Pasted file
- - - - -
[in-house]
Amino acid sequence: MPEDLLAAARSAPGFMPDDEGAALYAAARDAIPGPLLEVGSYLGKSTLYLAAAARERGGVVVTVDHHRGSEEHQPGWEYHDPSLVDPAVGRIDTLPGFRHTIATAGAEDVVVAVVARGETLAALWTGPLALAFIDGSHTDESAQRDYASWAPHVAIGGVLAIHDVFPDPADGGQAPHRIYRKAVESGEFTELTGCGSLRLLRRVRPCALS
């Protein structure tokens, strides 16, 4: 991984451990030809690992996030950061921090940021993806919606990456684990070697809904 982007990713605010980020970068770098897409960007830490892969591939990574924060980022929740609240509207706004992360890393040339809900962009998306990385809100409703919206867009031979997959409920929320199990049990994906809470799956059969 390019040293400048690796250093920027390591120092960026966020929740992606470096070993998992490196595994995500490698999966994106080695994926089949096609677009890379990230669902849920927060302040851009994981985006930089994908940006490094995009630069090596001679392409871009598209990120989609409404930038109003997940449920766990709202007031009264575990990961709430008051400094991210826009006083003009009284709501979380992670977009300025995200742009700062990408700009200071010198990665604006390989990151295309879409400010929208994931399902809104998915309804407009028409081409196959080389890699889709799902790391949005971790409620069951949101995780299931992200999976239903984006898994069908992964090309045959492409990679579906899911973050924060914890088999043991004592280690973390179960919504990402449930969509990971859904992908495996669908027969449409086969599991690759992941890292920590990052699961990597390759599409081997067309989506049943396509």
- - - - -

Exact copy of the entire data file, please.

[in-house]
Amino acid sequence: MPEDLLAAARSAPGFMPDDEGAALYAAARDAIPGPLLEVGSYLGKSTLYLAAAARERGGVVVTVDHHRGSEEHQPGWEYHDPSLVDPAVGRIDTLPGFRHTIATAGAEDVVVAVVARGETLAALWTGPLALAFIDGSHTDESAQRDYASWAPHVAIGGVLAIHDVFPDPADGGQAPHRIYRKAVESGEFTELTGCGSLRLLRRVRPCALS
């Protein structure tokens, strides 16, 4: 991984451990030809690992996030950061921090940021993806919606990456684990070697809904 982007990713605010980020970068770098897409960007830490892969591939990574924060980022929740609240509207706004992360890393040339809900962009998306990385809100409703919206867009031979997959409920929320199990049990994906809470799956059969 390019040293400048690796250093920027390591120092960026966020929740992606470096070993998992490196595994995500490698999966994106080695994926089949096609677009890379990230669902849920927060302040851009994981985006930089994908940006490094995009630069090596001679392409871009598209990120989609409404930038109003997940449920766990709202007031009264575990990961709430008051400094991210826009006083003009009284709501979380992670977009300025995200742009700062990408700009200071010198990665604006390989990151295309879409400010929208994931399902809104998915309804407009028409081409196959080389890699889709799902790391949005971790409620069951949101995780299931992200999976239903984006898994069908992964090309045959492409990679579906899911973050924060914890088999043991004592280690973390179960919504990402449930969509990971859904992908495996669908027969449409086969599991690759992941890292920590990052699961990597390759599409081997067309989506049943396509």